X-Post: MiWSR: Hodge on Judge, "The Turn of the Tide in the Pacific War: Strategic Initiative, Intelligence, and Command, 1941–1943"

Another of those hypothetical IF, then question arose from the last paragraph to this Review. Actually, a double hypothetical and one which has historically speaking been wondered about for many years.

FDR's declaration that Europe was first because it was more important has always left the wonder. Nazi Fascism was then the stronger of the two threats, so why take on the stronger first ? Doesn't it make some sense to tackle the weaker of 2 opponents first ? IF FDR had divided resources equally between Pacific and Atlantic, could both have been defeated anyway, even if Europe became somewhat harder ? Doesn't really mean the calculation was the greater threat existed in the Atlantic to loss than in the Pacific; this, even despite the threat to Pearl Harbor and West Coast, California ?

Again, the 2nd hypo, If the Pacific had been the First to defeat a weaker enemy, what effect on the outcome of Europe might this have made, even to the point of giving the European threat greater time to make its threat capable of defeating a victorious Pacific first Strategy ?

One does wonder.

Two possible consequences for Europe of a Pacific First strategy seem fairly obvious. First, the Peace Memorial that currently stands in Hiroshima instead would have been located in Berlin. Second, Churchill's Fulton, Missouri, speech would have been said that “From Rotterdam in the North Sea to Basel in the Alps, an iron curtain has descended across the continent.”

There's no mystery to the decision to make Germany the main focus of the Allied effort, however. To do otherwise would have risked the defeat of the only two significant allies of the United States at the beginning of 1942.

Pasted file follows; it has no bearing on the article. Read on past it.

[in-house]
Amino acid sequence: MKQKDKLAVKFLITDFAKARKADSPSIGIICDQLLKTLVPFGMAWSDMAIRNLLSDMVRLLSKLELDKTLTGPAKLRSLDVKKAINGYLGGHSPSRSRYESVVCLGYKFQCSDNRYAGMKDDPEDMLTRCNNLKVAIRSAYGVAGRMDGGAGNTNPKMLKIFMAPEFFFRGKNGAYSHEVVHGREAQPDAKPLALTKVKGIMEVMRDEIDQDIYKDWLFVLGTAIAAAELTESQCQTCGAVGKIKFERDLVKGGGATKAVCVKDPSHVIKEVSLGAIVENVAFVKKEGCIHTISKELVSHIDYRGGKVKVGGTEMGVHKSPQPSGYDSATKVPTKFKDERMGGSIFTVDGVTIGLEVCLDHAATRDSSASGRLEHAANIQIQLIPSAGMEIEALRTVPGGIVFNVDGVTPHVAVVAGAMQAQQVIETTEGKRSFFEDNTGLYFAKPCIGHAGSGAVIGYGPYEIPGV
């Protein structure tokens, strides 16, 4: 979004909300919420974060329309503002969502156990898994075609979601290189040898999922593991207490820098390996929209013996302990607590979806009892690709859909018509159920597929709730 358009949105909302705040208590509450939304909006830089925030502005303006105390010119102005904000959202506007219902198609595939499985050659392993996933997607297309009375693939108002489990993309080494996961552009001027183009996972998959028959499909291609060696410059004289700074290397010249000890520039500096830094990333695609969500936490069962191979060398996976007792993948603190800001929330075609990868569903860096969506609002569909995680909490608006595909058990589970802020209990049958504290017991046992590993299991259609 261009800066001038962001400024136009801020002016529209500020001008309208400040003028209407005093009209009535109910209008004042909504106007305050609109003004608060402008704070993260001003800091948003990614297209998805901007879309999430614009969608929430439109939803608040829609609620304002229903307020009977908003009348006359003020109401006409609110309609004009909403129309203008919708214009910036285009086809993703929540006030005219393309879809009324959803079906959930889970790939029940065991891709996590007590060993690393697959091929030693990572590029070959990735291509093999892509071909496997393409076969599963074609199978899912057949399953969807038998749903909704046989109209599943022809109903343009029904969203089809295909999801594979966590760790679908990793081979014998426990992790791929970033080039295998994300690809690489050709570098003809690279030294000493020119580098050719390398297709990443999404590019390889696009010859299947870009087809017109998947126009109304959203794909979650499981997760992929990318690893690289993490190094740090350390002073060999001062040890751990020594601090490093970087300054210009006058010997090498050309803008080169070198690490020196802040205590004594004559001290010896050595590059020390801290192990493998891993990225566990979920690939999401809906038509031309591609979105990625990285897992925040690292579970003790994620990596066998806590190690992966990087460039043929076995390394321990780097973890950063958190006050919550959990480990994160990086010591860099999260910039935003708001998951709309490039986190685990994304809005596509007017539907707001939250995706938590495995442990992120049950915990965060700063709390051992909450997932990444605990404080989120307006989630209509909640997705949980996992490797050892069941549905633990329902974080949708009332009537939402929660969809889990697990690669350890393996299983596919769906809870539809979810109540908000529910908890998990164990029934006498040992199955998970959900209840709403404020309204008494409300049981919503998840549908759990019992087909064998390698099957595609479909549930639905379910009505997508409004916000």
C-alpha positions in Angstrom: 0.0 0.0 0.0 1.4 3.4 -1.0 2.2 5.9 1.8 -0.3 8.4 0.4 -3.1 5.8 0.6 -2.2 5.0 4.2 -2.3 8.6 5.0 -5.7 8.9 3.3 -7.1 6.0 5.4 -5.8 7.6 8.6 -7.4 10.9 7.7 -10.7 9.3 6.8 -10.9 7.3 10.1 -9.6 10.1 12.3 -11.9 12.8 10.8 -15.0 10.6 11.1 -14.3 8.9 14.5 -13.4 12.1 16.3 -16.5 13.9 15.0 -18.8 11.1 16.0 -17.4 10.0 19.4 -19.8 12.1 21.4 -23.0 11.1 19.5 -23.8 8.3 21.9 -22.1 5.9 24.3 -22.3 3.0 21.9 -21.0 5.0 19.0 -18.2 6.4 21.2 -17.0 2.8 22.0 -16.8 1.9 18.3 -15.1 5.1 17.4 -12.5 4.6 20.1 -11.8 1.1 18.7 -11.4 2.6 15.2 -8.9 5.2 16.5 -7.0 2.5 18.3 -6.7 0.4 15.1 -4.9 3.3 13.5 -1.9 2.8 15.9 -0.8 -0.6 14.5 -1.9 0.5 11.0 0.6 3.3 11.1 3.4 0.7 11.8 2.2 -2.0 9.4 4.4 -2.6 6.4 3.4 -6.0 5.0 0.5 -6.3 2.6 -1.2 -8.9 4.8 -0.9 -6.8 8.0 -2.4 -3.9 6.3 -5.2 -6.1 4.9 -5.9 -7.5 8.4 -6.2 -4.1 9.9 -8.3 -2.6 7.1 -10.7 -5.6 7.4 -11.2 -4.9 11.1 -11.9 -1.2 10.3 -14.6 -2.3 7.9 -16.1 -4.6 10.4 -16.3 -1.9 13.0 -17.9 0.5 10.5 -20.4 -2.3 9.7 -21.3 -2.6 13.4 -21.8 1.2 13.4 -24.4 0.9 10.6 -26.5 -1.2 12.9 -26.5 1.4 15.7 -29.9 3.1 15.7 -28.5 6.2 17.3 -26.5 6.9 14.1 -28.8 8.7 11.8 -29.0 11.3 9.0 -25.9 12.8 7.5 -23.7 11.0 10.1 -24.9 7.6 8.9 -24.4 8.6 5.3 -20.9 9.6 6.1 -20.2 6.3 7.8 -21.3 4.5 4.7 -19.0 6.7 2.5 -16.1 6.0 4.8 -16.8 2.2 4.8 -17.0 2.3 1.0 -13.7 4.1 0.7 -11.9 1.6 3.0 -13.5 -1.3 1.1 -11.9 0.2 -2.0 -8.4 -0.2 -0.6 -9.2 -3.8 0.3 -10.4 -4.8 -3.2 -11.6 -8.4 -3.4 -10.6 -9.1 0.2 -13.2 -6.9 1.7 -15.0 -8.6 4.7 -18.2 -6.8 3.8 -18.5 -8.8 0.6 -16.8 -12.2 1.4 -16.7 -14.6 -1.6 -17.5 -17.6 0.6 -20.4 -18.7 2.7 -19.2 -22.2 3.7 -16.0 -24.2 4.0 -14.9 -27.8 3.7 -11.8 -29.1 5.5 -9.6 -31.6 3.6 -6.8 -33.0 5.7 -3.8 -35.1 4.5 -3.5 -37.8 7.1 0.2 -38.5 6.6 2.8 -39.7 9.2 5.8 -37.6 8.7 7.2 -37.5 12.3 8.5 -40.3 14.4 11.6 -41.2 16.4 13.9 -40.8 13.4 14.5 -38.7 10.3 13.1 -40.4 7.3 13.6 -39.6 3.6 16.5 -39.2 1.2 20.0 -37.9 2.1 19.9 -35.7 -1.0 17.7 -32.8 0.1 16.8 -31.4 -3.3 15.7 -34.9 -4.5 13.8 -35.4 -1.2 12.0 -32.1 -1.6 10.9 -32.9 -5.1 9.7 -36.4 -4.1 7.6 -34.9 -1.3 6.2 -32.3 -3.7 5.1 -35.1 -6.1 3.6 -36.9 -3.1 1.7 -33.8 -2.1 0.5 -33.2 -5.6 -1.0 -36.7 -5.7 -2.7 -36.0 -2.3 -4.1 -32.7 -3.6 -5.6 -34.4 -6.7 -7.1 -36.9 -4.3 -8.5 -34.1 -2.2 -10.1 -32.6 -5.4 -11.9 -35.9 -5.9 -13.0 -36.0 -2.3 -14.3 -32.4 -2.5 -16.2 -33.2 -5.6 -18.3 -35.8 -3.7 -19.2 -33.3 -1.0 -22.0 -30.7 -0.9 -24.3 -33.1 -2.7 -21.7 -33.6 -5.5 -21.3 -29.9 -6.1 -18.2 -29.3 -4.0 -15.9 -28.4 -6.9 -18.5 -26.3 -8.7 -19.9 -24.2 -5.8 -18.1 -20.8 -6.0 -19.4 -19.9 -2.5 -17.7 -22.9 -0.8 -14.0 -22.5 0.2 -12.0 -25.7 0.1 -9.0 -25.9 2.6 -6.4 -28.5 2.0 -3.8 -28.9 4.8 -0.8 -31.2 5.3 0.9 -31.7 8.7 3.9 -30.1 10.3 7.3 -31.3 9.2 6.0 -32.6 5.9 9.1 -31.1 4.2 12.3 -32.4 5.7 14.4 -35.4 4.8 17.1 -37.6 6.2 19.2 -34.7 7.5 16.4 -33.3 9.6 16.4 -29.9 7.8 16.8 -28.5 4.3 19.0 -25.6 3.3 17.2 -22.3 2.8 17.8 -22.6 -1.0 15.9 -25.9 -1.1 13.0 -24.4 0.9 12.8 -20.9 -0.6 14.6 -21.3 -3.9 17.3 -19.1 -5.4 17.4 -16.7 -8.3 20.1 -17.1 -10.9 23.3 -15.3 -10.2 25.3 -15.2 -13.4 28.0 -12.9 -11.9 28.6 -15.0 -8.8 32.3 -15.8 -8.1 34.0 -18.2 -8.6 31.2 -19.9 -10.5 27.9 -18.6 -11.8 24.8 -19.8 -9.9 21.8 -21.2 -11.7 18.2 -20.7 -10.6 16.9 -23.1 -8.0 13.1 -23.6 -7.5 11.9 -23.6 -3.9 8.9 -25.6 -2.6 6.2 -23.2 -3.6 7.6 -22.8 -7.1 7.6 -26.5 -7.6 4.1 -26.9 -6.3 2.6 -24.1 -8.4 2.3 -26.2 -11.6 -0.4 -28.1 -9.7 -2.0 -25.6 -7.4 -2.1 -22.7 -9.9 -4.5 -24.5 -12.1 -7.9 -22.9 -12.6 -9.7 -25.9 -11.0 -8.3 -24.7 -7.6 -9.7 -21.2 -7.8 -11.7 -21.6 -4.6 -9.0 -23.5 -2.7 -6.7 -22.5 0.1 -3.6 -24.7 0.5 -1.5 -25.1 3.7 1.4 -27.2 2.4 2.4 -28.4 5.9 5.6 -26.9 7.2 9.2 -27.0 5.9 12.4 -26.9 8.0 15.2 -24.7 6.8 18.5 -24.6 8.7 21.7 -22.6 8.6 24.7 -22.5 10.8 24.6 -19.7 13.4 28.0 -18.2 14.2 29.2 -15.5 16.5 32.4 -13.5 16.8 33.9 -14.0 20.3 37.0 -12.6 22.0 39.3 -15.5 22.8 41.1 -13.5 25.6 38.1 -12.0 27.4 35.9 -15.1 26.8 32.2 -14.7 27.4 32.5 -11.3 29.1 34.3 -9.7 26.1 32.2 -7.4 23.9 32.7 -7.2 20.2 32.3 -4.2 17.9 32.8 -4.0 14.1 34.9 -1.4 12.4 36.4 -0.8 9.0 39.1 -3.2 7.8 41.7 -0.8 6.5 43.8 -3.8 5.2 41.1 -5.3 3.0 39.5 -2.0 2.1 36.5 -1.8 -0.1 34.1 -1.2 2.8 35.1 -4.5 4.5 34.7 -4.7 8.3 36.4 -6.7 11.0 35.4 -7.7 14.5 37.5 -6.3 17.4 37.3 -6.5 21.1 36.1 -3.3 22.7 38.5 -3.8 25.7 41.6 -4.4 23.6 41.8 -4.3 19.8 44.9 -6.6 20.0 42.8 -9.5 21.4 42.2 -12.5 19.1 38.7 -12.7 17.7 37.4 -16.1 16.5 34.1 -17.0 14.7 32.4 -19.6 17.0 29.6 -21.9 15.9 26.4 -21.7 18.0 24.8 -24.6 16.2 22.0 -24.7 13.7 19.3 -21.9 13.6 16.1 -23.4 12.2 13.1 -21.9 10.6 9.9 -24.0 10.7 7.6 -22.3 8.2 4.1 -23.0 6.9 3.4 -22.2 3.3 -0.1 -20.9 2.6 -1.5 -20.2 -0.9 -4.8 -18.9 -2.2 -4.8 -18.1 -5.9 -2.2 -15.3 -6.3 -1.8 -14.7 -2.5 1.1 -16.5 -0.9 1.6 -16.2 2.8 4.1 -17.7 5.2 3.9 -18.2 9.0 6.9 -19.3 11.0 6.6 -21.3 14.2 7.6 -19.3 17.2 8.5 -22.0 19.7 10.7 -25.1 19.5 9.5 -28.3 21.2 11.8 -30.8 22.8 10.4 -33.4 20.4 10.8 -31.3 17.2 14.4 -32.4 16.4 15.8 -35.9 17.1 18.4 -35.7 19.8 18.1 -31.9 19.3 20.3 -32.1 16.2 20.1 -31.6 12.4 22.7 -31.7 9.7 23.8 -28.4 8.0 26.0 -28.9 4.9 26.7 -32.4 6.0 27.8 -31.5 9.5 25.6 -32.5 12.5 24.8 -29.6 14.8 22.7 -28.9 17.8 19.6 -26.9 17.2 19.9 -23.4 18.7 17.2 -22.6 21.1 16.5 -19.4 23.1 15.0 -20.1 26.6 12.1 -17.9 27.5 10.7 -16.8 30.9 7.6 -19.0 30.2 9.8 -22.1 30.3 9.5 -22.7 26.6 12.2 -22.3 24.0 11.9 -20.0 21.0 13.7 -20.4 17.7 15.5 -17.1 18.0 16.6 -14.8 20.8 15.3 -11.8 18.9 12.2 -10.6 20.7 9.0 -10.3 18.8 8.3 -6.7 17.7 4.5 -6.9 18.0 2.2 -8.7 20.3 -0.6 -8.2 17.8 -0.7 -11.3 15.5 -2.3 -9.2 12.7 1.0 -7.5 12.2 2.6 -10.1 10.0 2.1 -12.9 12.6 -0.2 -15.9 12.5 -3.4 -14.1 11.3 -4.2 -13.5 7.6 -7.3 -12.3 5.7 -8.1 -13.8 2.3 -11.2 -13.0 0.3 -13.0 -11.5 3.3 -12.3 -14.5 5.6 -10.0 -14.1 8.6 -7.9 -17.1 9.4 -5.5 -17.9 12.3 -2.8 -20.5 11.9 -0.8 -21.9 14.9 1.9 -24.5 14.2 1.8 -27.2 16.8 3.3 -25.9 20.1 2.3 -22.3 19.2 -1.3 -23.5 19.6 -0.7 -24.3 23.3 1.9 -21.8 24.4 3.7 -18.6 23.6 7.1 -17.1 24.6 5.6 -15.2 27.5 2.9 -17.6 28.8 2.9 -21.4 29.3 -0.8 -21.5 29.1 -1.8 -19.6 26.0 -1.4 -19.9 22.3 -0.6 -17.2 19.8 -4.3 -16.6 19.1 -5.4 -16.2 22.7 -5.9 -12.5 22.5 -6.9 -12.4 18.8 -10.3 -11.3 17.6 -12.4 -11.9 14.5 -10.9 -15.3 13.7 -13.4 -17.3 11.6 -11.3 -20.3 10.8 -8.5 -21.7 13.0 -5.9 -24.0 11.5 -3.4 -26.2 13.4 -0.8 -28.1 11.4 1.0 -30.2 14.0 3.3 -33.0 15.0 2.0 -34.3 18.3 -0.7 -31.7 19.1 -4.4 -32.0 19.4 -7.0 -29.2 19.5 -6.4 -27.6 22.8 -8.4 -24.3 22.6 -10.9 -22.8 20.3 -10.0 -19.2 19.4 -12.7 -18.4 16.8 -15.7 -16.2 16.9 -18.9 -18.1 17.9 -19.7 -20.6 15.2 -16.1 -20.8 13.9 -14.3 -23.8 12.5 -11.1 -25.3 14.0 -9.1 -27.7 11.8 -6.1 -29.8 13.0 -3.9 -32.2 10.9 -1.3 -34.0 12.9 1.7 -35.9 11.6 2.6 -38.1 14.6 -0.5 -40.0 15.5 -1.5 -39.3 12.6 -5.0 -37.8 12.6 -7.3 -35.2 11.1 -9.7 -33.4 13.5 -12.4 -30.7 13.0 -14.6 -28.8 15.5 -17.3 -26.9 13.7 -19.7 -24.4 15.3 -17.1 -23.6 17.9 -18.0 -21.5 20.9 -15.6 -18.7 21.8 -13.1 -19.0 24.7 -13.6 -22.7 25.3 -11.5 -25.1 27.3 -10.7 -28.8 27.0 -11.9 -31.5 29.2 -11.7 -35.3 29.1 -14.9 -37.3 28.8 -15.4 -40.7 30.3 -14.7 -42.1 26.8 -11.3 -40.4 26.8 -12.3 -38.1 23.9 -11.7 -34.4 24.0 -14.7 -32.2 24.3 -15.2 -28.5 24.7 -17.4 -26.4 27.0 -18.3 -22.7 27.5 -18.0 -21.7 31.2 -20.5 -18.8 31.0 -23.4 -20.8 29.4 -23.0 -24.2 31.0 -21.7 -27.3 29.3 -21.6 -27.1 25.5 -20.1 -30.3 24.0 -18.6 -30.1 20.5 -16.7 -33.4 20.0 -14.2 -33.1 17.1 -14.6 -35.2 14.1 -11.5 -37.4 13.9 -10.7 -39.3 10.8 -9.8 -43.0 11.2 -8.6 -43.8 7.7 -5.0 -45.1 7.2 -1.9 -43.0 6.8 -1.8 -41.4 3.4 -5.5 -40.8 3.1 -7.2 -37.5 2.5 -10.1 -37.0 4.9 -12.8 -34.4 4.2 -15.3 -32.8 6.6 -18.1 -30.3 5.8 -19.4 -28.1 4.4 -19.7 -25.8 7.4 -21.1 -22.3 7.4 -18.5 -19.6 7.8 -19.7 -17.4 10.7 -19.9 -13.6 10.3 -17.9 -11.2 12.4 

If the USA had adopted a "Japan First" strategy, would then Nazi Germany eventually been bombed by those mass civilian-killer B-29,s even to the extent that Berlin would have been ground zero?


Stanley Sandler

Interesting comments. It may be of interest to state that Nazi Germany was more dangerous than Imperial Japan. The mismatch between Japan and the US meant that it took approximately 30 percent of American combat power to destroy Japan while it took the combined efforts of the USA, the British Empire and the Soviet Union to destroy Nazi Germany. Further if the US had adopted a "Japan First" strategy, there is no indication that the American public would have been behind an effort to defeat the Nazis. Remember, American public opinion was divided about intervening in the war, especially against Germany. Pearl Harbor united public opinion.

That is certainly one of the questions, assuming Germany had not won the war before it cold happen.